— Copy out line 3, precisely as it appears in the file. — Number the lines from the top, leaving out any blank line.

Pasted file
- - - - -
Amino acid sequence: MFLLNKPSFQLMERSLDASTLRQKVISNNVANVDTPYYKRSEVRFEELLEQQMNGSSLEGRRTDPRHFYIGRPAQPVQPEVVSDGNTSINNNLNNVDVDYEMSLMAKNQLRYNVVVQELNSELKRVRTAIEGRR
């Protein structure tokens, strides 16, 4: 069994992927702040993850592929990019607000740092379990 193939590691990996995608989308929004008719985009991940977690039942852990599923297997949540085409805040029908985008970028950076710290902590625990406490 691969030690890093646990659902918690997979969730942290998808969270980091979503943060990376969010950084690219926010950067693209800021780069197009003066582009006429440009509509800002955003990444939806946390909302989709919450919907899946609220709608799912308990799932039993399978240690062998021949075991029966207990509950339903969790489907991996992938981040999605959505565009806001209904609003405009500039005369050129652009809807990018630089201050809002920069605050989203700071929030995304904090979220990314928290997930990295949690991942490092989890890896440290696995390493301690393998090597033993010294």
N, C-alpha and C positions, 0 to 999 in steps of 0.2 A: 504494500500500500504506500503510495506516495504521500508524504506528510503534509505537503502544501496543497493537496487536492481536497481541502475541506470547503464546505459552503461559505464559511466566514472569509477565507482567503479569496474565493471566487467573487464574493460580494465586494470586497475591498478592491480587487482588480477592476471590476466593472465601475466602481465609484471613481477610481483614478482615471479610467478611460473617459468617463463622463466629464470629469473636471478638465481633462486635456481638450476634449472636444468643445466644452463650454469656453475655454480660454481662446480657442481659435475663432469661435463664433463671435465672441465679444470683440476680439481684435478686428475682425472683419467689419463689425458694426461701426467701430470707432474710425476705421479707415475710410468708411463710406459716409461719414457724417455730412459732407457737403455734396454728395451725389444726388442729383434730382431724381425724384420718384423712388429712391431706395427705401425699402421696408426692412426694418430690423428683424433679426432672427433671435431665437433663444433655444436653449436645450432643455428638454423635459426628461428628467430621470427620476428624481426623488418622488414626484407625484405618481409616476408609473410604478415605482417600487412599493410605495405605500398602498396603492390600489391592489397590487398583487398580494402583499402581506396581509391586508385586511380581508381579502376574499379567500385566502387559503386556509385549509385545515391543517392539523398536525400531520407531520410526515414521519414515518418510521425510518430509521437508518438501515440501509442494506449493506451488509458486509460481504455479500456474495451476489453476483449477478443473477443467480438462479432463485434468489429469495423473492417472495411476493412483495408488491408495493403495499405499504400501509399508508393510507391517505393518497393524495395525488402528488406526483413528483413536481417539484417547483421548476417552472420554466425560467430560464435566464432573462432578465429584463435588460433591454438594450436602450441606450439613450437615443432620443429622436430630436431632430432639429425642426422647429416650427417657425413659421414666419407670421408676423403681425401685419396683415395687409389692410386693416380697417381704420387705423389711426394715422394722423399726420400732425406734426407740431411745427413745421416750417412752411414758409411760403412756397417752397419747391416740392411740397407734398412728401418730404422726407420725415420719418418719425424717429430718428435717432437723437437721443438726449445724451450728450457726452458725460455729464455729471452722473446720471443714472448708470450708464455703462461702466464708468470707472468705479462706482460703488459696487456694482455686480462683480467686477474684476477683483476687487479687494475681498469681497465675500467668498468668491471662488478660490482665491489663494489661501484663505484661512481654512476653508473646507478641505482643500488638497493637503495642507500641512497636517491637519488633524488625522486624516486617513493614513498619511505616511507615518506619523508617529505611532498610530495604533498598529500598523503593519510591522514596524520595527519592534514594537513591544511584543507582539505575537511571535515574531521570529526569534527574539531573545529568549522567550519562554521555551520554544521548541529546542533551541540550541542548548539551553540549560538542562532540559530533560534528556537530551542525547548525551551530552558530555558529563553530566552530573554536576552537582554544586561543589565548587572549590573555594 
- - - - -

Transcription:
N, C-alpha and C positions, 0 to 999 in steps of 0.2 A: 504494500500500500504506500503510495506516495504521500508524504506528510503534509505537503502544501496543497493537496487536492481536497481541502475541506470547503464546505459552503461559505464559511466566514472569509477565507482567503479569496474565493471566487467573487464574493460580494465586494470586497475591498478592491480587487482588480477592476471590476466593472465601475466602481465609484471613481477610481483614478482615471479610467478611460473617459468617463463622463466629464470629469473636471478638465481633462486635456481638450476634449472636444468643445466644452463650454469656453475655454480660454481662446480657442481659435475663432469661435463664433463671435465672441465679444470683440476680439481684435478686428475682425472683419467689419463689425458694426461701426467701430470707432474710425476705421479707415475710410468708411463710406459716409461719414457724417455730412459732407457737403455734396454728395451725389444726388442729383434730382431724381425724384420718384423712388429712391431706395427705401425699402421696408426692412426694418430690423428683424433679426432672427433671435431665437433663444433655444436653449436645450432643455428638454423635459426628461428628467430621470427620476428624481426623488418622488414626484407625484405618481409616476408609473410604478415605482417600487412599493410605495405605500398602498396603492390600489391592489397590487398583487398580494402583499402581506396581509391586508385586511380581508381579502376574499379567500385566502387559503386556509385549509385545515391543517392539523398536525400531520407531520410526515414521519414515518418510521425510518430509521437508518438501515440501509442494506449493506451488509458486509460481504455479500456474495451476489453476483449477478443473477443467480438462479432463485434468489429469495423473492417472495411476493412483495408488491408495493403495499405499504400501509399508508393510507391517505393518497393524495395525488402528488406526483413528483413536481417539484417547483421548476417552472420554466425560467430560464435566464432573462432578465429584463435588460433591454438594450436602450441606450439613450437615443432620443429622436430630436431632430432639429425642426422647429416650427417657425413659421414666419407670421408676423403681425401685419396683415395687409389692410386693416380697417381704420387705423389711426394715422394722423399726420400732425406734426407740431411745427413745421416750417412752411414758409411760403412756397417752397419747391416740392411740397407734398412728401418730404422726407420725415420719418418719425424717429430718428435717432437723437437721443438726449445724451450728450457726452458725460455729464455729471452722473446720471443714472448708470450708464455703462461702466464708468470707472468705479462706482460703488459696487456694482455686480462683480467686477474684476477683483476687487479687494475681498469681497465675500467668498468668491471662488478660490482665491489663494489661501484663505484661512481654512476653508473646507478641505482643500488638497493637503495642507500641512497636517491637519488633524488625522486624516486617513493614513498619511505616511507615518506619523508617529505611532498610530495604533498598529500598523503593519510591522514596524520595527519592534514594537513591544511584543507582539505575537511571535515574531521570529526569534527574539531573545529568549522567550519562554521555551520554544521548541529546542533551541540550541542548548539551553540549560538542562532540559530533560534528556537530551542525547548525551551530552558530555558529563553530566552530573554536576552537582554544586561543589565548587572549590573555594 